Last revised: June 7, 2023
By: Adam Burns
The Official Guide Of The Railways was once the premier source for one traveling by train. The publication, released each month during its height, was first produced by the Edward Vernon in 1868.
In its most recognized form the Guide was published by the National Railway Publication Company of New York.
The publication included every common-carrier railroad in operation, whether they provided passenger service or not.
For larger systems, a detailed map was included while smaller short lines typically only published the company's officers and route length.
There was a cost to be in the Official Guide and smaller companies simply did not have the means to include maps, timetables, and advertising within the publication.
Following Amtrak's creation the Guide's need greatly diminished. A greatly truncated version is still published today as The Official Railway Guide by RailResource.
Many may not realize the modern Official Guide actually predates the 1860's. As far back as 1848, "Appleton's Railroad And Steamboat Companion: Being a Travellers' Guide Through The United States Of America, Canada, New Brunswick, And Novia Scotia," was published by the D. Appleton & Company of New York (edited by W. Williams).
While it did not include timetables, it did feature every railroad then in service with detailed map illustrations and associated fare costs. It it is included here for research purposes.
The Official Guide Of The Railwayswas born through a need to provide an efficient source of scheduled passenger trains as rail service expanded across the country during the 1860's.
While the Civil War created uncertainty and tension throughout the United States the decade also witnessed the Transcontinental Railroad's completion in May, 1869. This event not only linked the nation from coast-to-coast but also led to expanded rail service.
As it was under construction theOfficial Guide Of The Railwayswas first published in June, 1868 as theTravelers Official Railway Guide Of The United States And Canada.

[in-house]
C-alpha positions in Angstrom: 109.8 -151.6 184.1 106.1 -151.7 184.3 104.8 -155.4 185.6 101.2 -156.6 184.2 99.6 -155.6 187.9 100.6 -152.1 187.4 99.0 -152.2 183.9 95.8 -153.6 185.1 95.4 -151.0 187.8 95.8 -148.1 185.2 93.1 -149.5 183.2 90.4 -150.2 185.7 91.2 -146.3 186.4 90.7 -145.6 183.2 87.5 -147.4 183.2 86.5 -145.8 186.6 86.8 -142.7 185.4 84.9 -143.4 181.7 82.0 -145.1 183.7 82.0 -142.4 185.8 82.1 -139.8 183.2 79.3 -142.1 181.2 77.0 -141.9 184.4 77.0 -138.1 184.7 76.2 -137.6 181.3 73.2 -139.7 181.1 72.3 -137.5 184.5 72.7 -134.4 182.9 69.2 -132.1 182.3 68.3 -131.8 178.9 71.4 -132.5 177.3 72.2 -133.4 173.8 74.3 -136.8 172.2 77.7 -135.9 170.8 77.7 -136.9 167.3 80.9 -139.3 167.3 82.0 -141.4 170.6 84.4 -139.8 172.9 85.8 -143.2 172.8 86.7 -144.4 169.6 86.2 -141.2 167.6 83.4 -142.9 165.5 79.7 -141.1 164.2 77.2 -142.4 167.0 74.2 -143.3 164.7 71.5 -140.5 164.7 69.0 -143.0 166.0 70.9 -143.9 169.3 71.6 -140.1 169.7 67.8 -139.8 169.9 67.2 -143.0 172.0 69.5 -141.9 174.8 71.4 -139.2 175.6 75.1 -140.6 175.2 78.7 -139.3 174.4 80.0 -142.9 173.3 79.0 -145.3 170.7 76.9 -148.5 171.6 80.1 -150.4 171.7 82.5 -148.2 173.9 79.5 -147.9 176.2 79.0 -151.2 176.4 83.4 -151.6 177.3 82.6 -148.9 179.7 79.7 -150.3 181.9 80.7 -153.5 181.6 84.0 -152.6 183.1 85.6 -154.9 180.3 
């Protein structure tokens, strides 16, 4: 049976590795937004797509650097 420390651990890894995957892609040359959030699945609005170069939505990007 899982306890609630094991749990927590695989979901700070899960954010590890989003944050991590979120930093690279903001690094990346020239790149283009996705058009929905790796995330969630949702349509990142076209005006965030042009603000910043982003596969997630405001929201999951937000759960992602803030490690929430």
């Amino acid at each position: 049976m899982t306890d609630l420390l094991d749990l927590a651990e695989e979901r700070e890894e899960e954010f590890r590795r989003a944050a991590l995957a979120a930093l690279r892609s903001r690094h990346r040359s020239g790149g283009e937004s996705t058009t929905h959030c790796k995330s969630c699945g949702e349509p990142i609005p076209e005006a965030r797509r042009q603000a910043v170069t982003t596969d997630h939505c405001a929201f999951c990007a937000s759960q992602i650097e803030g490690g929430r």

It was produced and edited by Edward Vernon (a former ticket agent of the St. Louis, Alton & Terre Haute Railroad) and H.H. Wheeler. The original publication was 278 pages in length, not including the station index.
As you will see in the included PDF's of these guides, they were more than just railroads and timetables. You could also find steamship schedules and, in later years, even air line schedules.
Since timetables changed regularly the publications were produced monthly. In the coming decades it would grow significantly as rail service, corridors, and companies continued to expand rapidly.
It is said the "Golden Age" of rail travel occurred from roughly the start of the 20th century until around 1920. This is reflected in the Official Guide from January, 1910 in which there were 1,159 pages, excluding the station index, which was an additional 216 pages.
Following the start of Amtrak in May, 1971 the need for the Official Guide greatly diminished and, among the public, essentially ended for all intents and purposes. With private rail service having ceased the Guide's need did as well.
The Official Guide published more than just U.S. railroads; it also included Canadian lines, and even Mexican carriers. It is somewhat fascinating to realize that this single publication offered the traveling public concise information regarding how to reach virtually any point across North America.
In a way it was the modern-day version of GPS. As rail travel diminished in availability after World War I, larger railroads continued to feature every line. However, any corridor that had ceased passenger service was listed as "Freight Service Only."
At the time, most of the general public thought little of these new designations. However, as time passed they have become invaluable historical tools understanding which towns a railroad served along a particular branch, the length of that particular corridor, and mile posts.
For the purposes of this article, PDF's of historic Official Guide Of The Railways will be featured for research purposes. They are available here free of use.
If you are interested in the contemporary Official Guide please visit the Rail Resource directory by clicking here. The modern version is largely targeted towards professionals and those who work in the industry.
It primarily features routing and shipping information for freight services only; it includes no information concerning passenger trains or rail travel. You will need to visit Amtrak's website for long-distance rail travel scheduling, costs, and accommodations.